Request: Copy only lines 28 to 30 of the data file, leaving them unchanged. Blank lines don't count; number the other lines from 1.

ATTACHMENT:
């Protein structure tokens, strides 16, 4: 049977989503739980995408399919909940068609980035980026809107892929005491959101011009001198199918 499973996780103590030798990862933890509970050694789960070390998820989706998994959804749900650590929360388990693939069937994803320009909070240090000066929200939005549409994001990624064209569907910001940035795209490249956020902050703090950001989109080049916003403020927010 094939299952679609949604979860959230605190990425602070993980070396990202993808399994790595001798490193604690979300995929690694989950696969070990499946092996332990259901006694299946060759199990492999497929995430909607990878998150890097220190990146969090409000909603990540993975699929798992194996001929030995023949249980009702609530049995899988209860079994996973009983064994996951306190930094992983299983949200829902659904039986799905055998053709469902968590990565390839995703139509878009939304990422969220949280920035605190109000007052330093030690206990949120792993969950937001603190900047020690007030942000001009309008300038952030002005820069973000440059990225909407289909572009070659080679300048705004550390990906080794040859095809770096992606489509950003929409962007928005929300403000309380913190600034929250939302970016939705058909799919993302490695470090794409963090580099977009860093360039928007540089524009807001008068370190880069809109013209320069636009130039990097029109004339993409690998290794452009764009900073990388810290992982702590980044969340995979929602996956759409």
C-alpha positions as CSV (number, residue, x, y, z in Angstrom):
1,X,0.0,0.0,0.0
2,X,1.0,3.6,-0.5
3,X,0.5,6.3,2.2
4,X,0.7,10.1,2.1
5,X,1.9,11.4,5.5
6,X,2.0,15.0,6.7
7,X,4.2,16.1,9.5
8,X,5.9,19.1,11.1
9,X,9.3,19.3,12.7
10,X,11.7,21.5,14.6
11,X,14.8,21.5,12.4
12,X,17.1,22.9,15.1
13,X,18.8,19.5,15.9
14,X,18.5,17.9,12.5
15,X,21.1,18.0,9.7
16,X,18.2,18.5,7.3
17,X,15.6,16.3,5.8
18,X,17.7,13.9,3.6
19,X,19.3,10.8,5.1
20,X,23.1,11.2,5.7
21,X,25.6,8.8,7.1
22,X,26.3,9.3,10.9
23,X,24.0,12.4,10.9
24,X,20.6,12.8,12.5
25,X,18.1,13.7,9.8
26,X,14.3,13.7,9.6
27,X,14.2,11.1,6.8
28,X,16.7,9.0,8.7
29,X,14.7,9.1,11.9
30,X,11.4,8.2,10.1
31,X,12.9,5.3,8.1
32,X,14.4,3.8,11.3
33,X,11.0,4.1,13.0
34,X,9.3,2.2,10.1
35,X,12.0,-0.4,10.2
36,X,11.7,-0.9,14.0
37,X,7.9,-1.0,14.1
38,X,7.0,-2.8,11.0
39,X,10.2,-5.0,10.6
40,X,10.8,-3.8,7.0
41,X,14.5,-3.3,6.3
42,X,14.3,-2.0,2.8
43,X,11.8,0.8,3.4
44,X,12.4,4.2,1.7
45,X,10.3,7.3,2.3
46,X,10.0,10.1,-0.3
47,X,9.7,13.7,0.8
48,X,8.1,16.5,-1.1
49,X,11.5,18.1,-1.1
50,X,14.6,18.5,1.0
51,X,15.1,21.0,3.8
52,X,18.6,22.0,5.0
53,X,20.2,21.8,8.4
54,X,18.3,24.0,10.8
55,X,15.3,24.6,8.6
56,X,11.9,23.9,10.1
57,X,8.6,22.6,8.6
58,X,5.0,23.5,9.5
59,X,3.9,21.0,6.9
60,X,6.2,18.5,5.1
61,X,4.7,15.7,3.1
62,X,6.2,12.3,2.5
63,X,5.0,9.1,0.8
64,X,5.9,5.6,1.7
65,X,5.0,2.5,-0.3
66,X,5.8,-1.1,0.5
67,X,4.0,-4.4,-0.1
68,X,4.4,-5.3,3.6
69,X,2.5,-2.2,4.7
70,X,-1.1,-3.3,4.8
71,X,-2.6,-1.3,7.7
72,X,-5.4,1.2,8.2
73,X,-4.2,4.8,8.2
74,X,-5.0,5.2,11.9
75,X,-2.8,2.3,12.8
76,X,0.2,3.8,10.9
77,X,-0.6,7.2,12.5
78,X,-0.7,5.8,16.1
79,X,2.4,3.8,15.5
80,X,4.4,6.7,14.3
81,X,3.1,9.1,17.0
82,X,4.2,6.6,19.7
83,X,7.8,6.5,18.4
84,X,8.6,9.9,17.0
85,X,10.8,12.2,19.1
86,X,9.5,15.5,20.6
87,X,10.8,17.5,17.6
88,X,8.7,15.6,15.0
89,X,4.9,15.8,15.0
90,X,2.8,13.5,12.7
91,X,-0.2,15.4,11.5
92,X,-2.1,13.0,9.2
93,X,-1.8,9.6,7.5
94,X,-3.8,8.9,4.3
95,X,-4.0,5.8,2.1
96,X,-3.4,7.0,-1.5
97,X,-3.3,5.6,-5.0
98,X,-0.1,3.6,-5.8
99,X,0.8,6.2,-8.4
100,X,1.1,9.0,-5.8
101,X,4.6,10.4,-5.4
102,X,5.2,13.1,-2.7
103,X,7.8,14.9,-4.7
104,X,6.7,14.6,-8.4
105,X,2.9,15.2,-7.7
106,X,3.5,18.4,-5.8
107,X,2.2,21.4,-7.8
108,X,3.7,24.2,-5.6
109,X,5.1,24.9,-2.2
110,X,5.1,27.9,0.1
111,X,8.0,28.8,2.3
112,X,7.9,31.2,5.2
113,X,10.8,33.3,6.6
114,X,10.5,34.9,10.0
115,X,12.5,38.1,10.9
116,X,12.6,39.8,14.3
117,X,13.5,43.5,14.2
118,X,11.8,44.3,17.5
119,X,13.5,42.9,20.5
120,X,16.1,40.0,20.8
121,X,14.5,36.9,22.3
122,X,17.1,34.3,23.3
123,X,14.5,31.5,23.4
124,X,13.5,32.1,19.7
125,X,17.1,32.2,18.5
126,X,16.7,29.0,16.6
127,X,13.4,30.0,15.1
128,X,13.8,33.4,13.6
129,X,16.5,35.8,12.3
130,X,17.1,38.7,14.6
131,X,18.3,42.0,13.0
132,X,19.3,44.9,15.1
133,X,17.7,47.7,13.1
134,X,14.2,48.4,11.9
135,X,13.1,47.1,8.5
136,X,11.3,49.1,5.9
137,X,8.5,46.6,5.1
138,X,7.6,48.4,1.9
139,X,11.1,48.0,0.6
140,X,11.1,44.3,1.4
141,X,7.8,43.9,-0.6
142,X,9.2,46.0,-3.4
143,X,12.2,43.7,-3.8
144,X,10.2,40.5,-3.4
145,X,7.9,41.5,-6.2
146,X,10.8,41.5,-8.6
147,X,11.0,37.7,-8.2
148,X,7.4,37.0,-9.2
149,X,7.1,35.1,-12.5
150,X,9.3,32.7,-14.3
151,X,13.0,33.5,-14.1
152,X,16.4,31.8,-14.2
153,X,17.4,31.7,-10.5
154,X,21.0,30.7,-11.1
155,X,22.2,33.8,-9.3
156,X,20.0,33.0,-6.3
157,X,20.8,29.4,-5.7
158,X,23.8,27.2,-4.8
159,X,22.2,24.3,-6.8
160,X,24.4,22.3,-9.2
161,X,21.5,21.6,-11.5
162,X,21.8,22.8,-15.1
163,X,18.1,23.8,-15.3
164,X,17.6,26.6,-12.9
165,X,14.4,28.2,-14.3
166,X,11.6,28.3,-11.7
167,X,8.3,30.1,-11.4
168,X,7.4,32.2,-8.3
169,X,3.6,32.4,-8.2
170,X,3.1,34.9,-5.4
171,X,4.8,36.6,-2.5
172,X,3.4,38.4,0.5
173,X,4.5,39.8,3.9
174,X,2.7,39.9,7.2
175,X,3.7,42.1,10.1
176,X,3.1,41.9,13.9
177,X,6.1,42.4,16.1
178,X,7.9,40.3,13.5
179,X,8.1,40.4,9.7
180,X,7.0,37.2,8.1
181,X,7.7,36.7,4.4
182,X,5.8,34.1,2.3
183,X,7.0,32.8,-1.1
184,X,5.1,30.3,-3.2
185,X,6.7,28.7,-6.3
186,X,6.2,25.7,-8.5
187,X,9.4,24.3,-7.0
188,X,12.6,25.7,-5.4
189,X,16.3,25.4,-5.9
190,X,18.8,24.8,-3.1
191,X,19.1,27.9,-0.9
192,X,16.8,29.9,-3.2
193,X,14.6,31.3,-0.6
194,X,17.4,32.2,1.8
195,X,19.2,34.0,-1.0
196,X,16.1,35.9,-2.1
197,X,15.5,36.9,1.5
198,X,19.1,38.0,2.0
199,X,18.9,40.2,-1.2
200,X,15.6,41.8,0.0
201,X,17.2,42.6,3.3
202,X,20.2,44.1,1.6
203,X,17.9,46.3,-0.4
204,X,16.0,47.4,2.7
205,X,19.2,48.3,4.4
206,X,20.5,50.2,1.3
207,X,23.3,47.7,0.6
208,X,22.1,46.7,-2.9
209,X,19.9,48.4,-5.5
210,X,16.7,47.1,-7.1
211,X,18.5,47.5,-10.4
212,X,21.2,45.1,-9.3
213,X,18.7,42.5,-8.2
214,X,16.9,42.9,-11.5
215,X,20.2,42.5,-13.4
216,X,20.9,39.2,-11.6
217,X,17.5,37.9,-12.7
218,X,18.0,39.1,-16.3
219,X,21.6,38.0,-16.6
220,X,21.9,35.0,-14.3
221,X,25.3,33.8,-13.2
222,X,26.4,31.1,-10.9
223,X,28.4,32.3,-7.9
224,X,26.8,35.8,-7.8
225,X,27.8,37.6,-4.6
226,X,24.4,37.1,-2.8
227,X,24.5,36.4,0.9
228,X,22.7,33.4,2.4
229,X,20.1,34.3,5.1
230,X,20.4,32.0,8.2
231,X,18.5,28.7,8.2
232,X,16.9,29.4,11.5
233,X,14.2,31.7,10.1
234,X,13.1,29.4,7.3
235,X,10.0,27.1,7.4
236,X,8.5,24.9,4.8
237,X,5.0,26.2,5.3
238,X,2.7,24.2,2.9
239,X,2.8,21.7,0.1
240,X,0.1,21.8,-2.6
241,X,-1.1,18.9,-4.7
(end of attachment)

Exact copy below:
26,X,14.3,13.7,9.6
27,X,14.2,11.1,6.8
28,X,16.7,9.0,8.7